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I'm doing a program that needs send and receive data over the network. I never dealt with object serialization. I readed about some recommendations about Boost and Google Protocol Buffers. For use in Linux which is the best?

If you know some other I will appreciate your help.

Thanks.

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Possible duplicate of this question? stackoverflow.com/questions/1855628/… – bjg Jul 5 '10 at 21:24
    
How could the best be determined without knowing the specific requirements? – Georg Fritzsche Jul 6 '10 at 2:11
up vote 5 down vote accepted

I've used Boost.Serialization to serialize objects and transmit them over a socket. It's a very flexible library, objects can be serialized intrusively if you have access to them

class Foo
{
public:
    template<class Archive>
    void serialize(Archive& ar, const unsigned int version)
    {
        ar & _foo;
        ar & _bar;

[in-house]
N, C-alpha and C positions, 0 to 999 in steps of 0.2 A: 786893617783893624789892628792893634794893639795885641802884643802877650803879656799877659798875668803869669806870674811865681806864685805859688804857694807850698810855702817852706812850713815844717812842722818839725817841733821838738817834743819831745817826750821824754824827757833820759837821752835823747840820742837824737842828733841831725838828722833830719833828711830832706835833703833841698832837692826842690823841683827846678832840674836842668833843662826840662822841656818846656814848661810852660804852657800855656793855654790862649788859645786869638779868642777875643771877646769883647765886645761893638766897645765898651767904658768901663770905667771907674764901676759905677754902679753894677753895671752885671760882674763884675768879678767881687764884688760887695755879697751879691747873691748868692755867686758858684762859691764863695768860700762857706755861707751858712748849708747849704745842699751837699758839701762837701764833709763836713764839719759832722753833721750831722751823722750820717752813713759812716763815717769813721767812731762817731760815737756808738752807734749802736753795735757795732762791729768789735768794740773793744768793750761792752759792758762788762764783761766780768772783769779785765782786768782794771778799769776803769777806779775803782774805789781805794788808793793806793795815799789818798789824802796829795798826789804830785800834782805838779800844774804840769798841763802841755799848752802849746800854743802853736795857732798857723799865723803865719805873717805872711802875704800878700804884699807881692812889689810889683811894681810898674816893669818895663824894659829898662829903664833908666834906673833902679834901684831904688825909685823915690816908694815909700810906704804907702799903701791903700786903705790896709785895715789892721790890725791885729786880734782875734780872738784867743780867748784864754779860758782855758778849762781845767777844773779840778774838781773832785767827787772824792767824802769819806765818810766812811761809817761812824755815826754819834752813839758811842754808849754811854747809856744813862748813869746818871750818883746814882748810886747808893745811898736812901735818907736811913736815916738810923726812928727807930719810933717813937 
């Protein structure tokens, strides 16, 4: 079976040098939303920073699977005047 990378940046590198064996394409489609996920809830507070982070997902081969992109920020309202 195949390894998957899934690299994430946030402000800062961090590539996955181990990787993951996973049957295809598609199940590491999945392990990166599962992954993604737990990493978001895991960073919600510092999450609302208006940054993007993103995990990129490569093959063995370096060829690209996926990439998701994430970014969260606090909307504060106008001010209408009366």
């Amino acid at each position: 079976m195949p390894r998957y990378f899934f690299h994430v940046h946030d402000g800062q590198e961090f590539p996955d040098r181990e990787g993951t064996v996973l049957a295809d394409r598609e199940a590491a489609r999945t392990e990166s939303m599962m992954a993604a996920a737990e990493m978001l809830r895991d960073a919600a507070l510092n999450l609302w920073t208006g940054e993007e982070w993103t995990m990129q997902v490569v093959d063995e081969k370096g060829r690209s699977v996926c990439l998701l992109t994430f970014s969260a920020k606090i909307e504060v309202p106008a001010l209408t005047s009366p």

}

    int _foo;
    int _bar;
};

or non-intrusively if you don't have access to the object you need to serialize

namespace boost {
namespace serialization {

template<class Archive>
void serialize(Archive& ar, Foo& f, const unsigned int version)
{
    ar & f._foo;
    ar & f._bar;
}

} // namespace serialization
} // namespace boost

There are tricks to serialize Foo if it does not expose its members (_foo and _bar here), the documentation explains this quite well. To serialize Foo, you use an object in the boost::archive namespace: text, binary, or xml.

std::stringstream ss;
boost::archive::text_oarchive ar( ss );
Foo foo;
foo._foo = 1;
foo._bar = 2;
ar << foo;

reconstructing the archive into a Foo object is done like so

boost::archive::text_iarchive ar( ss );
Foo foo
ar >> foo;

Note this example is fairly trivial, and obviously when you introduce a network you'll be using sockets and buffers.

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Thankyou for your help. I will try. – Lucas Arbiza Jul 6 '10 at 3:13
    
@Lucas, you should accept one of our answers when you are satisfied it has answered your question. – Sam Miller Jul 6 '10 at 11:52

If you are transferring data over the network, I suggest using a binary form of serialization (not XML or similar). Qt offers classes for that, which allow you to pass any class known to Qt's meta system into a stream of data.

The problem is that C++ does not really support introspection as a language feature, so you'll have to know the data that is to be serialized.

In many cases a length indicator (use big-endian) followed by the data is a good way to serialize data.

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